In an ideal world, a direct non-stop flight is definitely the way to go. One check-in and you’re gone.
However, the growth of discount airlines means that in many cases an indirect route is considerably cheaper and can also offer you a lot more choice in the way of departure times. The downsides are that you generally need to collect your bags and check-in for the second flight and you run the risk of a delay on the first flight knocking you off the second one.
The bags sure are a hassle but if you’re travelling light, it’s a manageable one. Where you do need to be careful about is the time between arriving from the first flight and departing on the second one which needs to allow for delays. You could go with the minimum time between flights in a terminal but are better to add an hour or two (possibly more at peak times) to be sure of making the connection. Actually, at peak times I’d be inclined not to risk it if the second airline is a discount one (“normal” airlines will let you go on the next flight, discount ones will sell you another ticket).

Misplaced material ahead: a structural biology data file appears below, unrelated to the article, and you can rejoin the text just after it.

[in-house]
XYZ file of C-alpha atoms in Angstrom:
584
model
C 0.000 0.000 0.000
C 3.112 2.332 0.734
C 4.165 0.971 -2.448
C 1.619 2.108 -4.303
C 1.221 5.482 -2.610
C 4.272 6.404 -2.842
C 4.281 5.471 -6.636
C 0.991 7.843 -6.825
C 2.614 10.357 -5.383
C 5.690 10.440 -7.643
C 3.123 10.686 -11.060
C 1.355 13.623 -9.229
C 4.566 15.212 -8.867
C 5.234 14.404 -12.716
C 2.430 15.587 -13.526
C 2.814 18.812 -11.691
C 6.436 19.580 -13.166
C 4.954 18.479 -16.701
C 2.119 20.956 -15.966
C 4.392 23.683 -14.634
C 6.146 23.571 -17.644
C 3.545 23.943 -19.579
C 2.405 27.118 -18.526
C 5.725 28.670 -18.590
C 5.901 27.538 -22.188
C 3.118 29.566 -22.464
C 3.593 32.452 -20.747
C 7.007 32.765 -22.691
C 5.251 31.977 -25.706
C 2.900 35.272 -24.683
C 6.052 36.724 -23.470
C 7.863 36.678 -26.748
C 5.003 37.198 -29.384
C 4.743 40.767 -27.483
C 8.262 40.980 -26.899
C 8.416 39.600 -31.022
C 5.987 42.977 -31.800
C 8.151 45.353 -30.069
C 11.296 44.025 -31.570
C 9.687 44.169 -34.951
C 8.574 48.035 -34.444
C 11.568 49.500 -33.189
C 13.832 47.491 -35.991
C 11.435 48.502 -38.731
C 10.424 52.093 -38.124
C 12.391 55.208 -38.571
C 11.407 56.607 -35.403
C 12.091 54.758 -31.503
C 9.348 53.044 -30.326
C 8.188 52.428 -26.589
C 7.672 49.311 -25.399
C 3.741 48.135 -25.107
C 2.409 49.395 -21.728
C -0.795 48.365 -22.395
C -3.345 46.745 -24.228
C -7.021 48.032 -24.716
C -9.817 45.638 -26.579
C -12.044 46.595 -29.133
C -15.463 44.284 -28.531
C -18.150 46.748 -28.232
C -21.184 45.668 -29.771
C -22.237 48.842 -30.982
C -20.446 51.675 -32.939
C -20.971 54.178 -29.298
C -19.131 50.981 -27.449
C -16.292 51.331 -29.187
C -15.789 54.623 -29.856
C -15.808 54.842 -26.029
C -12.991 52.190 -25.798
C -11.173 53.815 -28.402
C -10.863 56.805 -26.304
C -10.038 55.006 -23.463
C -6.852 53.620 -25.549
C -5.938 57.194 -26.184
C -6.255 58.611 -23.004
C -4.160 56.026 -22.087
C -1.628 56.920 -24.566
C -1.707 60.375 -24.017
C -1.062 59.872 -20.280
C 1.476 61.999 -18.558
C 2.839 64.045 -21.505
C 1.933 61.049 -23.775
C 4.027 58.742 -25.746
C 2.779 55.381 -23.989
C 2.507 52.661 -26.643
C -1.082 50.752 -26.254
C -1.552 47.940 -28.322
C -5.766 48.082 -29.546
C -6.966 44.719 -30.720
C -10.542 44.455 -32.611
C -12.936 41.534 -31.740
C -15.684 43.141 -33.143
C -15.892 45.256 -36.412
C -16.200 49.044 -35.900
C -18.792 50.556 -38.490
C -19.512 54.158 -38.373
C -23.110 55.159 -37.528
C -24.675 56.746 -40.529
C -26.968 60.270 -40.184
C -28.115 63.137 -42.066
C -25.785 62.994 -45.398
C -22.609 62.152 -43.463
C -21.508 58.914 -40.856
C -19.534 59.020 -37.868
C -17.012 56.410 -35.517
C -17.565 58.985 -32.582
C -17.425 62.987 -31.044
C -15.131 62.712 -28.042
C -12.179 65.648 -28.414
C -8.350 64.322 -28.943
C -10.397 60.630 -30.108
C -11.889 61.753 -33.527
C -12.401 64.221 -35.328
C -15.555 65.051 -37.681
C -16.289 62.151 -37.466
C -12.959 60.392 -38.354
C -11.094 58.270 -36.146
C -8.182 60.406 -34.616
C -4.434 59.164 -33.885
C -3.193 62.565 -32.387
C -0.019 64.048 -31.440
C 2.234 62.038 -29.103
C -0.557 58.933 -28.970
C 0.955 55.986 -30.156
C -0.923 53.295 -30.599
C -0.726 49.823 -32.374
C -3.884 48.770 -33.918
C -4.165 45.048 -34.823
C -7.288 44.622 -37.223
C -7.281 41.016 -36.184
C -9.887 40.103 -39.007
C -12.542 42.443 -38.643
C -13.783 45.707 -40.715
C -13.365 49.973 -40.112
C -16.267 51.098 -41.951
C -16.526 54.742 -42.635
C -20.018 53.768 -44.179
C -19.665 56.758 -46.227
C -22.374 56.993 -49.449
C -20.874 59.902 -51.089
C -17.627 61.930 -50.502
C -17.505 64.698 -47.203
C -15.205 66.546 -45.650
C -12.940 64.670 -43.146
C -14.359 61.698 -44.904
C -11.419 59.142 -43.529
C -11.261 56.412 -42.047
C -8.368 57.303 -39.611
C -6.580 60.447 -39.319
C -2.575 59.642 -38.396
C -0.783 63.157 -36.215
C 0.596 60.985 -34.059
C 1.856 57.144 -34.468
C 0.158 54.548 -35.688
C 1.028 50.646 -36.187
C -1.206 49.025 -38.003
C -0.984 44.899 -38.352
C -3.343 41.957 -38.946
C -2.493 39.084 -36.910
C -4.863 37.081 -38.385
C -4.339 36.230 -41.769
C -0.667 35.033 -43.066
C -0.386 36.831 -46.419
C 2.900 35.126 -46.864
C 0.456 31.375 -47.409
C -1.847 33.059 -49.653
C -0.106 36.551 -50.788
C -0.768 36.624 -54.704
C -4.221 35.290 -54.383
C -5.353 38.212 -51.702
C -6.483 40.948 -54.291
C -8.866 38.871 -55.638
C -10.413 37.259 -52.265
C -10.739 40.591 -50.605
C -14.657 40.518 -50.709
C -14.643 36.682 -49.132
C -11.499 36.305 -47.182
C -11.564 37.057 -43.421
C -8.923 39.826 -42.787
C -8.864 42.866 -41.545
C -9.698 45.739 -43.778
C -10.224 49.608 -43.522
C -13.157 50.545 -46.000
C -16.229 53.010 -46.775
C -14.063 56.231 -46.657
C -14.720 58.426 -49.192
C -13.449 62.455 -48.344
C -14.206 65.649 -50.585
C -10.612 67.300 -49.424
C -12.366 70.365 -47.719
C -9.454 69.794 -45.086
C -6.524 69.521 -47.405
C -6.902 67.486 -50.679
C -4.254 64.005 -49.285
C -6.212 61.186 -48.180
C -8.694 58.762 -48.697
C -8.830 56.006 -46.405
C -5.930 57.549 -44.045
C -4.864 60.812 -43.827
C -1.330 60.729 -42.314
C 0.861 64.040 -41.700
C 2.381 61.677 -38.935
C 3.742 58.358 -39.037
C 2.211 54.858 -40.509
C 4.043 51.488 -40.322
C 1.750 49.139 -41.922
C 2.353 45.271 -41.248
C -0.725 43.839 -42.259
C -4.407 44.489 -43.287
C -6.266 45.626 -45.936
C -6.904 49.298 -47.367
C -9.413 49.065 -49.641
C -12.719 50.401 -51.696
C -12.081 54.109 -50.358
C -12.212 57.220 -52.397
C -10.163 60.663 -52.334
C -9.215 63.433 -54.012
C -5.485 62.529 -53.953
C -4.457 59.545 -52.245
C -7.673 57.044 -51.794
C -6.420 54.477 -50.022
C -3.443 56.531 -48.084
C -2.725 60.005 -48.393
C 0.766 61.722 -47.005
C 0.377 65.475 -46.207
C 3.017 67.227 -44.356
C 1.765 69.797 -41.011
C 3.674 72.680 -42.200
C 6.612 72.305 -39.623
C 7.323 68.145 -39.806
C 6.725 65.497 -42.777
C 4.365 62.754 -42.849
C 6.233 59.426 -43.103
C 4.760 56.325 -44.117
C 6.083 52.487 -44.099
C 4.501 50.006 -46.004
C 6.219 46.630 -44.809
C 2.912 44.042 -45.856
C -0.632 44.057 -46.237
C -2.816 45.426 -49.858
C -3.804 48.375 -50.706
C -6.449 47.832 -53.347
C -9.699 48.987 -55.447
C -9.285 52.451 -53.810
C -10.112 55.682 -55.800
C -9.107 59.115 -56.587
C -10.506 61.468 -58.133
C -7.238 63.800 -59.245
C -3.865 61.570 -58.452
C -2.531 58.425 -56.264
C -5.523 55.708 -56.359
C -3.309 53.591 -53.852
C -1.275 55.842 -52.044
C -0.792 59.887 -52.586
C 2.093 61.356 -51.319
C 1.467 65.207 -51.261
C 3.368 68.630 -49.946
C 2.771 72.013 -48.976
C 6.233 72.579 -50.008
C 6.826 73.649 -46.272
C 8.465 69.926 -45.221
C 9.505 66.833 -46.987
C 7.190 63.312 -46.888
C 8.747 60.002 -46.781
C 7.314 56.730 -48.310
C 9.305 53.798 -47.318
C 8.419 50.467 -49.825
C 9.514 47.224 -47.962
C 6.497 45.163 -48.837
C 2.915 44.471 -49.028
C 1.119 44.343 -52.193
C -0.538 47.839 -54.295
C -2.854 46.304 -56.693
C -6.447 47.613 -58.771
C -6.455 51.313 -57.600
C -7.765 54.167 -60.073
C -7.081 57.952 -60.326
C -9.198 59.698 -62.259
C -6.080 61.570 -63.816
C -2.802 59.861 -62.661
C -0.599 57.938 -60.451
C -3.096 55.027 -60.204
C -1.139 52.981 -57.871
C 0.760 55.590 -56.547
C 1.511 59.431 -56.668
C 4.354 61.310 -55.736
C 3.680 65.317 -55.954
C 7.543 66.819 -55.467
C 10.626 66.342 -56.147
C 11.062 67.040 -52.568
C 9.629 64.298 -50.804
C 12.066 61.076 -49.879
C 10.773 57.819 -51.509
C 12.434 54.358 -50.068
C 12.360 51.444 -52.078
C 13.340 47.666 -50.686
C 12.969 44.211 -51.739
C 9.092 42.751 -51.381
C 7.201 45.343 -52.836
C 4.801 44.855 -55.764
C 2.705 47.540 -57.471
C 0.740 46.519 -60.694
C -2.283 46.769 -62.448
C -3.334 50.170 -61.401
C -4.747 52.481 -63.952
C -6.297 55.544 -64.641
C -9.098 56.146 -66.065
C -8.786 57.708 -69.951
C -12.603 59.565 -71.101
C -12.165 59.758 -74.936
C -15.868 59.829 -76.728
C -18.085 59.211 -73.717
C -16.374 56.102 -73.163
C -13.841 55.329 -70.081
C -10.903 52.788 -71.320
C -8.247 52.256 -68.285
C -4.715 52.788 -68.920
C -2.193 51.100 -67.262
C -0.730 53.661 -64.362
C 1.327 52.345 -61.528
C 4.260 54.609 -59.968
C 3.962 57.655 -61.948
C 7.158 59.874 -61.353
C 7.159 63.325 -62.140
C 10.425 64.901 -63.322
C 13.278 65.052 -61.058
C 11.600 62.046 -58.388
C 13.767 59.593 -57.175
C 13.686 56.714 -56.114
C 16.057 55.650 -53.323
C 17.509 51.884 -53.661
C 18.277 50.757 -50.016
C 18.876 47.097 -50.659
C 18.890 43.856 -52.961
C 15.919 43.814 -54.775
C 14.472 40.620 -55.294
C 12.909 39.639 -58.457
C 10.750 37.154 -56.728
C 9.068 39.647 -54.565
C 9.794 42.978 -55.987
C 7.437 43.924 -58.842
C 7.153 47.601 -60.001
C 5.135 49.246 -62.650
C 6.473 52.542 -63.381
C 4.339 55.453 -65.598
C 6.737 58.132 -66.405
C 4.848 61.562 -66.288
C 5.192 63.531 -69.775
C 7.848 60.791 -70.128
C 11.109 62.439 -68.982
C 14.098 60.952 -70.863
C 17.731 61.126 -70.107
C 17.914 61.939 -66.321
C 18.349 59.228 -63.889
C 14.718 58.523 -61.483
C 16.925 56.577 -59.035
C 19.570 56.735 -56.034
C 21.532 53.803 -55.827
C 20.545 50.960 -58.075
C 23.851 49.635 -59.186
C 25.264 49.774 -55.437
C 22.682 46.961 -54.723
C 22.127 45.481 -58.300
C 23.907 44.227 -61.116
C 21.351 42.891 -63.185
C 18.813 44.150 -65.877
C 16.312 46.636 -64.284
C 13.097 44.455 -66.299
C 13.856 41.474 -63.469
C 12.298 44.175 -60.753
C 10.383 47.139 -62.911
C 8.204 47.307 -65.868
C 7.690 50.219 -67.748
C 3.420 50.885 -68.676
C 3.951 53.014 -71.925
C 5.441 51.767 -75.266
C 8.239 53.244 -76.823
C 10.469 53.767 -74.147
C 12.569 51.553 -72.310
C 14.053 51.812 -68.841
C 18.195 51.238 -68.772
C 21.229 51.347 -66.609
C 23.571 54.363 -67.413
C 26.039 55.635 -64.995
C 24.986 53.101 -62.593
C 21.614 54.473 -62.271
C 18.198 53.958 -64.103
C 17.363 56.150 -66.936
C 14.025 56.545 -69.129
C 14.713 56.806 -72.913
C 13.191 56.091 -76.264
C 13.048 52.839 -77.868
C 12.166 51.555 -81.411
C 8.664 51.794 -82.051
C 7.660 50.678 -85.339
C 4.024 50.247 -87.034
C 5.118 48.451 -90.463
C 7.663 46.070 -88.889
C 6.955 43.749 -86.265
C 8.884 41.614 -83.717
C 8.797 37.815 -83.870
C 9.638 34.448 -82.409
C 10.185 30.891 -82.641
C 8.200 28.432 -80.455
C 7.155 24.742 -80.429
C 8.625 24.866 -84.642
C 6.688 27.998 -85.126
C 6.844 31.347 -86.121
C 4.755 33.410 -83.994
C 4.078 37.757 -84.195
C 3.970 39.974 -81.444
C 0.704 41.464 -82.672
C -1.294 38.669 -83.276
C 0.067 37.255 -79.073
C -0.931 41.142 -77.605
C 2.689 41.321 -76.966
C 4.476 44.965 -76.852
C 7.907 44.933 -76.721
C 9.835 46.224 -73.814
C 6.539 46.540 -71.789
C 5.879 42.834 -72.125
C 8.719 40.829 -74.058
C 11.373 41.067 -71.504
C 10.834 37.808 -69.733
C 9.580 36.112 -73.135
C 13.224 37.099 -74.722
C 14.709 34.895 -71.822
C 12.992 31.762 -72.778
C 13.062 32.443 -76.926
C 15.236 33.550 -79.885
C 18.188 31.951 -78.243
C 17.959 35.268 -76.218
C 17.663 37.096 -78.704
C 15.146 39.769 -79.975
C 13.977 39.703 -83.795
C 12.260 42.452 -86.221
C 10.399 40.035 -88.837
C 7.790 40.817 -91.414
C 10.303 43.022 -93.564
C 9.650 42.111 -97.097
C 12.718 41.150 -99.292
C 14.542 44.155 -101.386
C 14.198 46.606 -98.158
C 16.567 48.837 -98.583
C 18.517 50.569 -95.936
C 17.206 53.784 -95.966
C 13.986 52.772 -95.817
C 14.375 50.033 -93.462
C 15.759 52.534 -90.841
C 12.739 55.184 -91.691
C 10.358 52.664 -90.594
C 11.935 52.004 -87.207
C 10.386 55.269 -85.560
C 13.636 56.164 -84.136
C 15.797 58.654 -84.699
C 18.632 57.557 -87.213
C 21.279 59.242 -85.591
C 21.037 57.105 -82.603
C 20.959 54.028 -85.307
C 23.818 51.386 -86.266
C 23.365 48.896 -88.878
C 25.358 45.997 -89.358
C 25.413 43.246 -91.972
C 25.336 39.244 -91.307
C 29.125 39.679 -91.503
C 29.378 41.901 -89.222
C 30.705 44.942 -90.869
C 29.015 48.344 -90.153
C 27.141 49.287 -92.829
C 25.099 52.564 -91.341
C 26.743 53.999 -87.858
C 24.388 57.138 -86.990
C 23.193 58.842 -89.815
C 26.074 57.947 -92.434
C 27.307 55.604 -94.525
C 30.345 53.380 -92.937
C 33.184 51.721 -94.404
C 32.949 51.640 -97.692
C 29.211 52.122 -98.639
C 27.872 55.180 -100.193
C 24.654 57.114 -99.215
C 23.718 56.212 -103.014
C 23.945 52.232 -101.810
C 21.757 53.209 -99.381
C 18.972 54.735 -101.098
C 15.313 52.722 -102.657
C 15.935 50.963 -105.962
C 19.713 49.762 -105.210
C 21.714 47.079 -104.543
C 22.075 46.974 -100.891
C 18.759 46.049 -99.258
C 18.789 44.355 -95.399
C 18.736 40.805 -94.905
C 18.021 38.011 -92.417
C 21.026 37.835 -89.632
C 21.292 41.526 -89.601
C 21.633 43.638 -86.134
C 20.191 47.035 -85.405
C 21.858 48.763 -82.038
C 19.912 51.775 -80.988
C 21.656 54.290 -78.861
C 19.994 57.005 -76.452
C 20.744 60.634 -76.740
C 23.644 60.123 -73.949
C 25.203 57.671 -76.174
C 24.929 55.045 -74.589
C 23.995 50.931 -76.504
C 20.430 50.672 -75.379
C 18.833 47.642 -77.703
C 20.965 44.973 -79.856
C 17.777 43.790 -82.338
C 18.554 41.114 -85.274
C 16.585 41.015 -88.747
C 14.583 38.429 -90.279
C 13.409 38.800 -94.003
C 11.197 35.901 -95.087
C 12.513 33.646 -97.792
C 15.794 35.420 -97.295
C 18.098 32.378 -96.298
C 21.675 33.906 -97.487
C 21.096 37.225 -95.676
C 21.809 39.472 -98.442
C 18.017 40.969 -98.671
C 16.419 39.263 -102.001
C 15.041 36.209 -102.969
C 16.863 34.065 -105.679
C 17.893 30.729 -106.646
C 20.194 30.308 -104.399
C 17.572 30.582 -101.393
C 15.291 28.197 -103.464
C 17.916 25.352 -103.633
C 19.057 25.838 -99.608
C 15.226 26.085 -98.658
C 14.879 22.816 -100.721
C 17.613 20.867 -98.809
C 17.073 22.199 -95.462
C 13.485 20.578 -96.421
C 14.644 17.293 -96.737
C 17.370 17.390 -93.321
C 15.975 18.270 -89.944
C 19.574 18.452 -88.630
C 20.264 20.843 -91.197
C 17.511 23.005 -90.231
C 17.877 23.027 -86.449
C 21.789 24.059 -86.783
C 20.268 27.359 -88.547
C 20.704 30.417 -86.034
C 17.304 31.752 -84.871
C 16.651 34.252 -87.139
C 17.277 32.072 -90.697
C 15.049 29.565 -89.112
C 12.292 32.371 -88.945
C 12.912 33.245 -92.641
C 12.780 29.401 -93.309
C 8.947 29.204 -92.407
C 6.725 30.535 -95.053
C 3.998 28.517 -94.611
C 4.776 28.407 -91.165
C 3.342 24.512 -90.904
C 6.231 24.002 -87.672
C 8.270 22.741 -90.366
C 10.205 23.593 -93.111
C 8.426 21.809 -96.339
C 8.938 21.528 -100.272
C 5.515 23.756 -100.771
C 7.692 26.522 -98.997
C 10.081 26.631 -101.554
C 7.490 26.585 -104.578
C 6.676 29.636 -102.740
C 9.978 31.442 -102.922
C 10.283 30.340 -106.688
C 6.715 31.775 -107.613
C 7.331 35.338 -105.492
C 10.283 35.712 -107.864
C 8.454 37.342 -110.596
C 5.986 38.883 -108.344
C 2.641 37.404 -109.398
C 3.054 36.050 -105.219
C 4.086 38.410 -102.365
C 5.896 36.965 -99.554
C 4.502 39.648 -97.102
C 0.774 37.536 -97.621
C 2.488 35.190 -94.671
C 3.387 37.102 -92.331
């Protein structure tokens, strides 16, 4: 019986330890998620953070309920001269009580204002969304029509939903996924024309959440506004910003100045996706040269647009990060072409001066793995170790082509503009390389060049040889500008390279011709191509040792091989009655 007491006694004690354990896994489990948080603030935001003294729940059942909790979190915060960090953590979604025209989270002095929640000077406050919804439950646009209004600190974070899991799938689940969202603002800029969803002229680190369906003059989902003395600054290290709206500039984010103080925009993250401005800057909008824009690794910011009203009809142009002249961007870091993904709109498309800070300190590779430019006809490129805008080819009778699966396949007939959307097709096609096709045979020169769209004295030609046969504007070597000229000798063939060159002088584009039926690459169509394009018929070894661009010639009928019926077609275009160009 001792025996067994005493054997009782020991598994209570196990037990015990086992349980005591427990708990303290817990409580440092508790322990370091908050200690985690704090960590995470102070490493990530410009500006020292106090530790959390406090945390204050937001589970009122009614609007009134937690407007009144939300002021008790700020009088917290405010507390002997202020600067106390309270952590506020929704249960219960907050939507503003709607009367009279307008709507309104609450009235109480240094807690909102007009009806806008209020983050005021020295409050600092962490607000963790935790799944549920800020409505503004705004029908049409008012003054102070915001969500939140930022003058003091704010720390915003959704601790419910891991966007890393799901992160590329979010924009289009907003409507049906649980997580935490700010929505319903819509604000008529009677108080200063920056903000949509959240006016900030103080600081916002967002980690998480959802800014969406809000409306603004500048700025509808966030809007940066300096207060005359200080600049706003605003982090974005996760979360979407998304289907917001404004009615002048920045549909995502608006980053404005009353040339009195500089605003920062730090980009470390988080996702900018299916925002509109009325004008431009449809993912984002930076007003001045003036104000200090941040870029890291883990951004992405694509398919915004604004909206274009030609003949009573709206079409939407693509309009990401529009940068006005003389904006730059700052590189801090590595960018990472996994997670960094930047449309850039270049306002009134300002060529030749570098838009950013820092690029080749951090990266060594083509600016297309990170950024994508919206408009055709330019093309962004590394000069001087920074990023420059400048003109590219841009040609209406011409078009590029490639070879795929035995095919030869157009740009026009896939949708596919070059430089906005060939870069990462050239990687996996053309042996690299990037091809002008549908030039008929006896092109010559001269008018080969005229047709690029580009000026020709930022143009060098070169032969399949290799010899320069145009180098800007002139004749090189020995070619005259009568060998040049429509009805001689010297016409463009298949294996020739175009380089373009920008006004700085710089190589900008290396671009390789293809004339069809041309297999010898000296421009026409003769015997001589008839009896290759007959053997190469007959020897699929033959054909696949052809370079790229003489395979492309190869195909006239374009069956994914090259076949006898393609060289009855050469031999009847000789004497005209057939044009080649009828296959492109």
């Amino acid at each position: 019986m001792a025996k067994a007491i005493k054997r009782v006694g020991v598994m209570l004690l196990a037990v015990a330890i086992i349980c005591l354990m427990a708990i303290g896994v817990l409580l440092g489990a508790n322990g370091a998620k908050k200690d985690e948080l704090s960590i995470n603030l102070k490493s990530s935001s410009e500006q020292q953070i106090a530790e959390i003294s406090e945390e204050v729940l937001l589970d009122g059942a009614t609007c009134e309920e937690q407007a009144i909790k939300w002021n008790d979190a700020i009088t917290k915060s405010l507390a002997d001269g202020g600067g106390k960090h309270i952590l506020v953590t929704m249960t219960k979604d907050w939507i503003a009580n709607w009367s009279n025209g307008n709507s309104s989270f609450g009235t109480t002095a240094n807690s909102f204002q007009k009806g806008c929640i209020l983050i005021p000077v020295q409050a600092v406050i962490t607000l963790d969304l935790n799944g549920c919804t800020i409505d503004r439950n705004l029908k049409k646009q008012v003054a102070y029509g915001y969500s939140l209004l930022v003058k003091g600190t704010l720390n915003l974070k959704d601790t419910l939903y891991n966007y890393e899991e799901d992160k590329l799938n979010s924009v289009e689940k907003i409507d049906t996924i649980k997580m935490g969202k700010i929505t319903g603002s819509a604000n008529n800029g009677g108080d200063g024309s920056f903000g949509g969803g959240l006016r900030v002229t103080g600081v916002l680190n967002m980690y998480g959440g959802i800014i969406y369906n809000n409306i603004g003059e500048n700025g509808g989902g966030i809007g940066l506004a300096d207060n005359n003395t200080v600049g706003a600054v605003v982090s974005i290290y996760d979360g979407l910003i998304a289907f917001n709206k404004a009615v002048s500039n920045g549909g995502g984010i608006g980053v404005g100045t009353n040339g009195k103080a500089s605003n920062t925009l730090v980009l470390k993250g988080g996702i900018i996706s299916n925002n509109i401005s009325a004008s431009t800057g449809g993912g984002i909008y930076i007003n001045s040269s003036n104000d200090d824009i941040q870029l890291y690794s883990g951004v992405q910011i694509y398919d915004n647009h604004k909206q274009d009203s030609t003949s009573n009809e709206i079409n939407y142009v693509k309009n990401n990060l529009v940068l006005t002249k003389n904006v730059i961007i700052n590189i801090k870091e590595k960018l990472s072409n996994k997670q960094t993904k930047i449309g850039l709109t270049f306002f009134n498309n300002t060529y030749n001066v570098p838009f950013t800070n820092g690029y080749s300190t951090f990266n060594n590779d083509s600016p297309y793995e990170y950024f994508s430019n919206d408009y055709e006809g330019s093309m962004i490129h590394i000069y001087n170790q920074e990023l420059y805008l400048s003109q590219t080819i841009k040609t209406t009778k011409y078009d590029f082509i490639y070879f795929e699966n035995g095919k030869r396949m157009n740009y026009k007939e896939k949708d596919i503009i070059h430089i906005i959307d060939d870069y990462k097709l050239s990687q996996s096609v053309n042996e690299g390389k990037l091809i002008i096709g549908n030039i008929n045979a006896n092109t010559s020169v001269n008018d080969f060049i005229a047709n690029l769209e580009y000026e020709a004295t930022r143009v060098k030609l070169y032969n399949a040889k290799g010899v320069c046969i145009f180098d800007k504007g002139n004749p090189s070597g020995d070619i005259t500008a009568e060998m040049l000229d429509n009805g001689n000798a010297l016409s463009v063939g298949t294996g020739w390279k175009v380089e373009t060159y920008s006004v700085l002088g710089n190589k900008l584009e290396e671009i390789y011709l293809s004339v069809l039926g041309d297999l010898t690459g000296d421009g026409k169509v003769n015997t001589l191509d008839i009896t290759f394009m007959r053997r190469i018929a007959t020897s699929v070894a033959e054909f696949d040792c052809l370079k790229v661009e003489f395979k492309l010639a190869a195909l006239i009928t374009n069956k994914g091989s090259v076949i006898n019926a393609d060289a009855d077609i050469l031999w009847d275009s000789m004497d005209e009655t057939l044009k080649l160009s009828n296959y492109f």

Funnily enough you seem to get these flights cheaper. So, for example, my flight next week is around £70 for a direct non-stop one vs £50 for the two stage one. Not only that, but the £70 flight gets me here after midnight whereas the two stager gets me here for teatime which is always a lot easier on the system.Copyright © 2004-2014 by Foreign Perspectives. All rights reserved.